Syd Butler – Les Savy Fav – Frenchkiss Records – Interview Syd Butler – Les Savy Fav – Frenchkiss Records – Interview

Les Savy Fav

Les Savy Fav

Les Savy Fav – Let’s Get Out of Here Pinpoint Music recently got a chance to sit down with Syd Butler, Bassist of Les Savy Fav (Currently Pinpoint’s top rated album) and head of Frenchkiss Records. Syd opened up to us to talk about the birth of LSF, Frenchkiss, the future of music and a brief history of piracy and mix tapes.

PPM: So, to start, I’m pretty interested in hearing about the band prior to the creation of Frenchkiss. Les Savy Fav was self-released — is that right?

Syd: The first record we put out was on a really small label that’s now defunct called Self-Starter Foundation.

PPM: OK

Syd: And, then, after we did one record with them, we realized that we just wanted to start our own label and really learn the business side of things and be a part of that world and that side of the business. There’s so much to the other side, and we wanted to maintain control as much as possible. And creative control was really important to us.

So, I had grown up in D.C. and had hung out at Dischord a lot and sort of tried to follow that motto and that mold to start a label, and I had a lot of help from Corey from Touch and Go and Jonathan Poneman from Sub Pop and even got advice from Ian (Mackaye) from Dischord. So, we had a lot of nice peers and people we looked up to that we respected highly that had successful labels that helped us form Frenchkiss.

PPM: Can you describe the experience going from working on someone else’s label to doing your own thing? Your album, Early albums likeCat and the Cobra are pretty different from your new stuff.

Syd: It is. It was sort of the… Les Savy Fav started… I actually still do take the songwriting process very seriously, but then we sort of focused on, like, writing very different kind of songs. And I feel like the Cat and The Cobra was the end — even though it was a very short life — of that sort of, that time. But, 3/5 was like verse, chorus. You know, we thought we had to write songs a certain way on that, as well as The Cat and The Cobra.

And then when Gibb Slife, the original guitar player left the band, we went down to a four piece, and then we did the EP Rome [Emor: Rome Upside Down]. And I think that’s really when Les Savy Fav — its current form, its current creative ideas, and songwriting process — was born, during that Rome EP.

And I think we sort of looked at song structures and looked at how we created songs from that EP. We came out of that recording process, and we actually were like, “that was more fun than anything we’ve ever done before.” And I think that sort of way of thinking about things helped us get to where we are now. That sort of defined Les Savy Fav. For me, and I think the rest of the guys, that sort of birthed Les Savy Fav.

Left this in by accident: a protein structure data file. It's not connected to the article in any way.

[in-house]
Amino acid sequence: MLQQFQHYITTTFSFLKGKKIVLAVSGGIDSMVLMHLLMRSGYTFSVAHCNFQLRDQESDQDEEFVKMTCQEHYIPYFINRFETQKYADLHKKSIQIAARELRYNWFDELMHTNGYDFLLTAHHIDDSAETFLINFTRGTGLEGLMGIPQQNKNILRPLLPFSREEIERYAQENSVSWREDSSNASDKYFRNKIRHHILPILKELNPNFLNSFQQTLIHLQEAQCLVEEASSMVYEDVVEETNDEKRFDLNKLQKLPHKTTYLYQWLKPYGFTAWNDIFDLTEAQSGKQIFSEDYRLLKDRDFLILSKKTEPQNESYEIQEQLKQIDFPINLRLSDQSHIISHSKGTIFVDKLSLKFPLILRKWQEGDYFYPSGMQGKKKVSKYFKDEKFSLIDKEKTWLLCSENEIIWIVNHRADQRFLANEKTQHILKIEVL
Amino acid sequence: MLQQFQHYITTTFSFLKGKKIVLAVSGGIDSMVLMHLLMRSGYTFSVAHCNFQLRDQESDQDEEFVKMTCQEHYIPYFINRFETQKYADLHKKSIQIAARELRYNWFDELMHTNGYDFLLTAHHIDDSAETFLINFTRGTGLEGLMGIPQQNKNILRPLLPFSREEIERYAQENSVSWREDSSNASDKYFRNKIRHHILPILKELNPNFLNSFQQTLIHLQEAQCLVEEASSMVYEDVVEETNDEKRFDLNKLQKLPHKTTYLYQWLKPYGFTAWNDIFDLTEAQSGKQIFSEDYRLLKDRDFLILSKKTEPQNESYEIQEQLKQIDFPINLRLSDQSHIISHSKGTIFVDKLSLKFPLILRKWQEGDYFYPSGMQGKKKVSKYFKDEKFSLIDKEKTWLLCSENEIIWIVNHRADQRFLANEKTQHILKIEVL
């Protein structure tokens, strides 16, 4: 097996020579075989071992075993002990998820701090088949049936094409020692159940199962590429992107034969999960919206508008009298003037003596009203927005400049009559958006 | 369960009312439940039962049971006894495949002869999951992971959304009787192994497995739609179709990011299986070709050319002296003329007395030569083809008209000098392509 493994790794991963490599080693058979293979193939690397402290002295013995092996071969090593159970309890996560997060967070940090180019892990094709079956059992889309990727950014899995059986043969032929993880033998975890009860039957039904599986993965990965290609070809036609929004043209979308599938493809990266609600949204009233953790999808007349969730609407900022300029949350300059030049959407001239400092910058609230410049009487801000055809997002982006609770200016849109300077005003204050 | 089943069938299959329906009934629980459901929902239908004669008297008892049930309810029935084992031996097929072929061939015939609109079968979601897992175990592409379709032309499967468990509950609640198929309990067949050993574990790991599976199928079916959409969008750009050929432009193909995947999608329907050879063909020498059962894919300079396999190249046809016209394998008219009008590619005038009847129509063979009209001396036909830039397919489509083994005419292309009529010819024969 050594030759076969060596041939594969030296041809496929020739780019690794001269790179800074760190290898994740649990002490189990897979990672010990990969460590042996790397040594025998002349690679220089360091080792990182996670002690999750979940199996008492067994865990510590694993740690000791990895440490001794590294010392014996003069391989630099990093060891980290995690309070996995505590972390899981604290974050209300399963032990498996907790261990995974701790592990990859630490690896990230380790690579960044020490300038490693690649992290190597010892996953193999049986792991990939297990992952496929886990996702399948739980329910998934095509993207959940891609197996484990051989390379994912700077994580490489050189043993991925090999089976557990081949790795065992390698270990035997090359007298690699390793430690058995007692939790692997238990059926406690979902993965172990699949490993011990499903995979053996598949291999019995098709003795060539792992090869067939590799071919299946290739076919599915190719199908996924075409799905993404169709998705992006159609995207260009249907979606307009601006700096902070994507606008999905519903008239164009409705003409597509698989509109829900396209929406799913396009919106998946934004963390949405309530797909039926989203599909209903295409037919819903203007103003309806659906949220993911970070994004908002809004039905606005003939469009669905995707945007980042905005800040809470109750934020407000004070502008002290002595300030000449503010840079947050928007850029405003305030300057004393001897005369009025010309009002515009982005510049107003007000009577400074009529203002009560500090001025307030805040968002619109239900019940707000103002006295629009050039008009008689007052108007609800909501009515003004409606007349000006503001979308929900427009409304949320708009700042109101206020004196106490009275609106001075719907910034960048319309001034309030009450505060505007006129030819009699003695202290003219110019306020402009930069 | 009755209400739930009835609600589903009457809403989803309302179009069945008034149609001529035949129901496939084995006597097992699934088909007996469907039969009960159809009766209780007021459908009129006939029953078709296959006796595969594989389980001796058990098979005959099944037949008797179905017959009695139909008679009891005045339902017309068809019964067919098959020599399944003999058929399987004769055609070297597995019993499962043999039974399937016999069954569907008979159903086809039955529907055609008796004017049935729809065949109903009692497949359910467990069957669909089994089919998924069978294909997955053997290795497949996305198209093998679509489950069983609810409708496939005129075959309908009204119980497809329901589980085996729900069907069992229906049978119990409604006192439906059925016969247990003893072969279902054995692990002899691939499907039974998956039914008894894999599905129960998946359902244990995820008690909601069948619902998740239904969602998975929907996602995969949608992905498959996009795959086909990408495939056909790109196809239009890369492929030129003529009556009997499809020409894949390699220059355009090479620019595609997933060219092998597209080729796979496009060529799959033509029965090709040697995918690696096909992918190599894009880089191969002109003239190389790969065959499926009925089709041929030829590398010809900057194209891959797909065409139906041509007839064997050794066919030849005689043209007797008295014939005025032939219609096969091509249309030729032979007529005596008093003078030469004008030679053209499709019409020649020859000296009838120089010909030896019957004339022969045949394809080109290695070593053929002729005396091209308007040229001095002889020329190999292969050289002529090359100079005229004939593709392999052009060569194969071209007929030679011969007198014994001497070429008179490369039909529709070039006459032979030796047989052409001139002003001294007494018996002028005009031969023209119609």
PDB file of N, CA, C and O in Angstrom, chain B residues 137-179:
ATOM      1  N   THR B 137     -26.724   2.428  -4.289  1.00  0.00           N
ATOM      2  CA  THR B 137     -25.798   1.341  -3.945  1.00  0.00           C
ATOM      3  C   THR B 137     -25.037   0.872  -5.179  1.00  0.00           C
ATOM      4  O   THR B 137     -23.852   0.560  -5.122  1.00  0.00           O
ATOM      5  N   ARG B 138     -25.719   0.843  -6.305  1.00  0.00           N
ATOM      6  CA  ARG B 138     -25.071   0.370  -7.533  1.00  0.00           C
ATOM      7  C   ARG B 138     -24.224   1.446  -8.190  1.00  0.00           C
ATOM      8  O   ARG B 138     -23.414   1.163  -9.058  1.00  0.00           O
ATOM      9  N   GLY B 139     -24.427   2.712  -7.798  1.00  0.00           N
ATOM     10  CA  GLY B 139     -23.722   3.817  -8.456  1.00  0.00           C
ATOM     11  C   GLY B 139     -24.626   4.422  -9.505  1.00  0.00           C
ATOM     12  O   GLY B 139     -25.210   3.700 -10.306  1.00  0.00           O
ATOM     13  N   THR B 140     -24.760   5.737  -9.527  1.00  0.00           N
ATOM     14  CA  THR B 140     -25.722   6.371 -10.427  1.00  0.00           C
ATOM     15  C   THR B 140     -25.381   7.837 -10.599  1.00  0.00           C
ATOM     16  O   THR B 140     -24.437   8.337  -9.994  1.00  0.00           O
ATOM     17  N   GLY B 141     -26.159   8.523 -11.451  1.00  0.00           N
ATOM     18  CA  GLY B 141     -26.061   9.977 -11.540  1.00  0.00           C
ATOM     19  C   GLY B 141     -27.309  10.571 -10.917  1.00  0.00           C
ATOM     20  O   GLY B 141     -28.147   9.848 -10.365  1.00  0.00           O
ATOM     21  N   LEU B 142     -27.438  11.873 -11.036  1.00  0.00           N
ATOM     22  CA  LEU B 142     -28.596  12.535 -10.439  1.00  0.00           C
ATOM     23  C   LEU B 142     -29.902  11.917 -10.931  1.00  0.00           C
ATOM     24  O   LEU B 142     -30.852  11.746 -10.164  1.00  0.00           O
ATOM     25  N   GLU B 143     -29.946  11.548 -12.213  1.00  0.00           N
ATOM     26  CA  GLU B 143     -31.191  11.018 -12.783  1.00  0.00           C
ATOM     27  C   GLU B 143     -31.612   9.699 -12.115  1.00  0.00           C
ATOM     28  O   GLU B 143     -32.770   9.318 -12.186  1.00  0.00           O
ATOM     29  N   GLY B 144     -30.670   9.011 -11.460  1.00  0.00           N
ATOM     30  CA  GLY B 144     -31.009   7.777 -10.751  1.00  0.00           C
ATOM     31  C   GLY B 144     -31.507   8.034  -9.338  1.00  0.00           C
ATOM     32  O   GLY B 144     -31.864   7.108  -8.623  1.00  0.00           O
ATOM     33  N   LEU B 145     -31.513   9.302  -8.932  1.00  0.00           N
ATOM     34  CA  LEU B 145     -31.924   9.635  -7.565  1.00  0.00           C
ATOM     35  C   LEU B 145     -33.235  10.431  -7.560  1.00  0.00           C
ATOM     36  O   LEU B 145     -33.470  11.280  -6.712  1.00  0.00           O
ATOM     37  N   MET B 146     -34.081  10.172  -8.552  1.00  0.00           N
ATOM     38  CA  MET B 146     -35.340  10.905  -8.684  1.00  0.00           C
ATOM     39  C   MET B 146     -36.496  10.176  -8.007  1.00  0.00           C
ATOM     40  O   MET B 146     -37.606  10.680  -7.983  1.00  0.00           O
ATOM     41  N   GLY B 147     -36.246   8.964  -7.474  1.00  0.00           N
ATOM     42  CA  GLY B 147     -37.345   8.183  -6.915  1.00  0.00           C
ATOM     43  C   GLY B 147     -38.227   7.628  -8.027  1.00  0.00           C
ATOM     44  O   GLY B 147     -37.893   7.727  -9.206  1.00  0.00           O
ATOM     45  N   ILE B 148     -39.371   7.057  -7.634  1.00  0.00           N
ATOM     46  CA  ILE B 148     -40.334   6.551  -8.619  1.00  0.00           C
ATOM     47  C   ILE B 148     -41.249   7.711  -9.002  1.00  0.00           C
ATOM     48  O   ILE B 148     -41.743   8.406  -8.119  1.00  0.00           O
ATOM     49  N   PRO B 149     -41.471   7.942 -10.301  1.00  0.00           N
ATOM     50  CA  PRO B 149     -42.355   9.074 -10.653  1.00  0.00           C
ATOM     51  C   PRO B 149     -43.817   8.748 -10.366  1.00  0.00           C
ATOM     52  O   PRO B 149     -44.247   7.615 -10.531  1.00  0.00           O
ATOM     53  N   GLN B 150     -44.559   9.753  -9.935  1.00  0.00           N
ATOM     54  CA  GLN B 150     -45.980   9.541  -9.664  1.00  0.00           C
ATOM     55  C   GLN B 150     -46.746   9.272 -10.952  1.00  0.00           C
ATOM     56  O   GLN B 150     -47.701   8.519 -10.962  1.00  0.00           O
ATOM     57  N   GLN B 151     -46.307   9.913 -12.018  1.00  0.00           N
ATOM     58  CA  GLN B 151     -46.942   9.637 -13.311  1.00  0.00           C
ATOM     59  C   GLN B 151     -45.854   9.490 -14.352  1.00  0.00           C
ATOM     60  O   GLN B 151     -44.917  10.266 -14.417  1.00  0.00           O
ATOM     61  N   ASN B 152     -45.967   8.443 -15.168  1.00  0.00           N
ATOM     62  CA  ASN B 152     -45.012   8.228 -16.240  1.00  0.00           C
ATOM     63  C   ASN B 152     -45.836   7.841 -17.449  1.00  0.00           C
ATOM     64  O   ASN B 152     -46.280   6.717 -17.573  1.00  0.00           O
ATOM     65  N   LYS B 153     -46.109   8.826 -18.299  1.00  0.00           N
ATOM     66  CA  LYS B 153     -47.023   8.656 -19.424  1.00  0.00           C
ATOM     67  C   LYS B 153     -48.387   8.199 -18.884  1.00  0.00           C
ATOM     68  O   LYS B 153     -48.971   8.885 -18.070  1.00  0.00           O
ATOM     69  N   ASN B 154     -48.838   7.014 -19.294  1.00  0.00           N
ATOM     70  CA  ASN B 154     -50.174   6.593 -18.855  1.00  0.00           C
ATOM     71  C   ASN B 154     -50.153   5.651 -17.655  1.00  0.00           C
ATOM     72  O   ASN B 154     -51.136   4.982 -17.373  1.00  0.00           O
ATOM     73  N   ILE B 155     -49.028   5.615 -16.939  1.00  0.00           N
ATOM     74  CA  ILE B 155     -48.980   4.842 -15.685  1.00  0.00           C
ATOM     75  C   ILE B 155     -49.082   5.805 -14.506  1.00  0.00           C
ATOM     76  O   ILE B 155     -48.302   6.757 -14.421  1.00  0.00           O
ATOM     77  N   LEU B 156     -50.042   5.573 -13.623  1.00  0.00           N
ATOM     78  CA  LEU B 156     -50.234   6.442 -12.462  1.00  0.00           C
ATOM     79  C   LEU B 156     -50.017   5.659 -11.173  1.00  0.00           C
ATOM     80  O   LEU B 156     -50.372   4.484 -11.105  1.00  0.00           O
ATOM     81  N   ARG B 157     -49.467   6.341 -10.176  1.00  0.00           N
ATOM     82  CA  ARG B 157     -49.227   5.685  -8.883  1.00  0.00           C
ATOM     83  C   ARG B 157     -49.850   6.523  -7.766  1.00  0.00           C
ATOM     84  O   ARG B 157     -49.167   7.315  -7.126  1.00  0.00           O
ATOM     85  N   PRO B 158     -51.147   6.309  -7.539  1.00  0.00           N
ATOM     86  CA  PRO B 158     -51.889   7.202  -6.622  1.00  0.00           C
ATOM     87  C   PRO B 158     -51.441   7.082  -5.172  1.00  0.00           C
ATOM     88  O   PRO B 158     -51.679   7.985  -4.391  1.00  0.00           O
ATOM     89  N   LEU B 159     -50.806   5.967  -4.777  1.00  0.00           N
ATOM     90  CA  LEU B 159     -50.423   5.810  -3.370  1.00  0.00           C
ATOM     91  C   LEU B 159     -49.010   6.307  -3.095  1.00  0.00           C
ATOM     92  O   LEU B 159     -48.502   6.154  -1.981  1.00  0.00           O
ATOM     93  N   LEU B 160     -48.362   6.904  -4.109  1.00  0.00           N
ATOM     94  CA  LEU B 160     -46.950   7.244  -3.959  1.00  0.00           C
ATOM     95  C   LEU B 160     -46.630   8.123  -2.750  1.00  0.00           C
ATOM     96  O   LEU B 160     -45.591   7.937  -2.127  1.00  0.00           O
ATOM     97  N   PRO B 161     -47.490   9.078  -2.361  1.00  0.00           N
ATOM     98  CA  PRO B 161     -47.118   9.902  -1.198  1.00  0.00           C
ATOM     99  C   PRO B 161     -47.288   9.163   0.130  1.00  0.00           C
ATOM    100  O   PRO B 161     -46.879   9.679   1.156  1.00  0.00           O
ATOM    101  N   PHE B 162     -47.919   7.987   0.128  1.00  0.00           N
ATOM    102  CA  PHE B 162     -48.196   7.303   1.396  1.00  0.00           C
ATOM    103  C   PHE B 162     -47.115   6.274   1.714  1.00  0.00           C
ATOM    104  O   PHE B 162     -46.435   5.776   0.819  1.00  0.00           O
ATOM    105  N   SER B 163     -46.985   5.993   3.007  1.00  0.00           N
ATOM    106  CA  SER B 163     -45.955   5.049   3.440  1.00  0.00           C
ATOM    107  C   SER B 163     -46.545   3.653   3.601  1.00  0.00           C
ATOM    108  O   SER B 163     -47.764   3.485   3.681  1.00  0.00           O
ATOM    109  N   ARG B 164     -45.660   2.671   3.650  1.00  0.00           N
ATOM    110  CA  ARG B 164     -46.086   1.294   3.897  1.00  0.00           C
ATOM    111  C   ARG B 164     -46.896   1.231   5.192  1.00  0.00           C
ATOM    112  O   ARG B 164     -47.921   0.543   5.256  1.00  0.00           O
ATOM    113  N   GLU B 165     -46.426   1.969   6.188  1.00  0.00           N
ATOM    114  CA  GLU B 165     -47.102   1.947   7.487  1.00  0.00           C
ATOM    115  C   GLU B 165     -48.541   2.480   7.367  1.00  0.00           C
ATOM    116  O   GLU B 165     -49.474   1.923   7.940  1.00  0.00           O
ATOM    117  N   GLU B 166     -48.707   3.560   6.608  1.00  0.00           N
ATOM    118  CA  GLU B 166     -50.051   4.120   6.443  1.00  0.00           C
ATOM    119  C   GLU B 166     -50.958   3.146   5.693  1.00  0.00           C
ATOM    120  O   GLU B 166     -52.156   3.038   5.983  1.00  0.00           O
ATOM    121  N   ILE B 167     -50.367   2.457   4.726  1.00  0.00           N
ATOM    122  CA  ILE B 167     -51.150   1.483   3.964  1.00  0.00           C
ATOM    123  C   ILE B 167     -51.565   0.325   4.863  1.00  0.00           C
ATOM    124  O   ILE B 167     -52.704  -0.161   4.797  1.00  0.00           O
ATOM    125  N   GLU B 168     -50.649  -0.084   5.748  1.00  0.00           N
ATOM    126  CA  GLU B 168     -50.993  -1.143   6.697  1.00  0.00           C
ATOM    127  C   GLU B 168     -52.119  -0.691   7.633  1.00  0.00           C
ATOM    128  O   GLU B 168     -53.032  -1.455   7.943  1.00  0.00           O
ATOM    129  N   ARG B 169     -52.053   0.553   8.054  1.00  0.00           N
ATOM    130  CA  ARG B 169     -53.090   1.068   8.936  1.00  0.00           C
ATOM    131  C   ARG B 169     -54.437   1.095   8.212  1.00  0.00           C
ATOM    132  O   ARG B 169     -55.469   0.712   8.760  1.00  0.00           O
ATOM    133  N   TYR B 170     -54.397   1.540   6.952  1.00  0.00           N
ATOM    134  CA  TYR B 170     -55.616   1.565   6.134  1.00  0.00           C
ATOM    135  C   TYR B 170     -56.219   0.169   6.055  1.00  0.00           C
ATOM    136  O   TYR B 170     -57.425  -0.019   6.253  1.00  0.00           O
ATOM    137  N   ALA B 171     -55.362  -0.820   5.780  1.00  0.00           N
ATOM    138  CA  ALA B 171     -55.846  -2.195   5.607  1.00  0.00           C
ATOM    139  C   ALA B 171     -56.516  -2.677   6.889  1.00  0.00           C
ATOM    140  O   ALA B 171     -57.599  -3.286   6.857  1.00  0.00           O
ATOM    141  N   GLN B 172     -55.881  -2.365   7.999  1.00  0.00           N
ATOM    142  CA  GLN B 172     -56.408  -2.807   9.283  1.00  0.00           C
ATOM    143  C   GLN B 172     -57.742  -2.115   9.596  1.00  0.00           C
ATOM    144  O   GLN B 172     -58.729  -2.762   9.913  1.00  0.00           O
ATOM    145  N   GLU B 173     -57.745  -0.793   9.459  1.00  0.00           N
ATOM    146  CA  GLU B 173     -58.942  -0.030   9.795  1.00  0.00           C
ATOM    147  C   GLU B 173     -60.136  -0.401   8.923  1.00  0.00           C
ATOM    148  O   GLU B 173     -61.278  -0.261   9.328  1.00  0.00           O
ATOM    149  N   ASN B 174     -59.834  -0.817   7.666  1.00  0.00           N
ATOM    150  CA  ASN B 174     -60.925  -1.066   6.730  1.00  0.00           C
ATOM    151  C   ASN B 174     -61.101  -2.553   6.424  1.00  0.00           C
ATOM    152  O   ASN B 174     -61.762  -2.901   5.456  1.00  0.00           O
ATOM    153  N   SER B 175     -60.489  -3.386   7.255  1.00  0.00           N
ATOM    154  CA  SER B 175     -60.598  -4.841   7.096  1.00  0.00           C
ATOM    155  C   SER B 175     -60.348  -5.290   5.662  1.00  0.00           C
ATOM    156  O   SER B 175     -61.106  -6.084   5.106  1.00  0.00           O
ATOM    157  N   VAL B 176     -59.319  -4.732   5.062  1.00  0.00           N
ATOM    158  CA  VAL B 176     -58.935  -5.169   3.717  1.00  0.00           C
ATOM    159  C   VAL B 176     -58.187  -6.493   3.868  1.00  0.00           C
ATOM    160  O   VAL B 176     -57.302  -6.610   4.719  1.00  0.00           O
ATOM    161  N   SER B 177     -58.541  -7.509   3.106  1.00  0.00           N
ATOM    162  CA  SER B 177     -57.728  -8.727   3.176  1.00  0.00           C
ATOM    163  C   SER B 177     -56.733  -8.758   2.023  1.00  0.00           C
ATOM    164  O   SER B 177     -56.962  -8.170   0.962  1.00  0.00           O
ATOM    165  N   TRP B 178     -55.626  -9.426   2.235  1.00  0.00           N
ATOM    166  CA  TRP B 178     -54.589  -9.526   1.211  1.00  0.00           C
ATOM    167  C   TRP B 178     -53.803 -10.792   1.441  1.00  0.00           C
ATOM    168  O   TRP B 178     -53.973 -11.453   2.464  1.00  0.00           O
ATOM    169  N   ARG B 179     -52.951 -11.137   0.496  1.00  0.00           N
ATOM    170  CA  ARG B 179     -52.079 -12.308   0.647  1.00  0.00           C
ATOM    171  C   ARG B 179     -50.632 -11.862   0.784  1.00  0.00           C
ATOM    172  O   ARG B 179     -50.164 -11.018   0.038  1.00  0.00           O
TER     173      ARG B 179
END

Les Savy Fav – Appetites
PPM: Moving from the past to the present, at the beginning of the album Root for Ruin you made an unmistakable declaration with a song that proclaims, “We still got our appetite”.I know, lyrics are more Tim’s (Harrington) deal, but was that the band’s deliberate message?

Syd: I think so, for sure. I think, you know, Tim takes a lot of pride in his writing, but I think, for sure, that we’re still here. We still have our appetites and we’re still having fun at this.

PPM: Do you think it’d be a fair assessment to say that Root for Ruin is a little closer to Let’s Stay Friends than some of the other projects that you guys have done, or albums that you guys have put out in the past?

Syd: I definitely think it’s closer to Let’s Stay Friends just in terms of our maturity in songwriting. It’s like, we sort of, when we were a young band, we didn’t really know what we were doing. We never set course to be a band. When we were at college at RISD, we all had majors that we studied, and we thought we would sort of go into those majors, and the band was sort of something we did in between classes. And we’d hang out and drink beer and make a lot of noise. So, we never sort of said, “oh, you know, we need to make it as a band. We need to sign to a major label, make it.” That never was on our plate.

But, in terms of answering your question more specifically, I do think Let’s Stay Friends and Root for Ruin are closer, maybe, to brother and sister or brothers, versus some of the older records, but I think that we’ve learned so much from the last 15 years — both live and recorded — that it’s sort of a more mature version of some of the earlier songs or song styles that we tried to write. Like, 15 years later, like, “oh, this is how we write this kind of song.” And, 15 years ago, we had no idea.

PPM: So, what has that writing process evolved into? If there is a typical writing process for you guys, what does it resemble?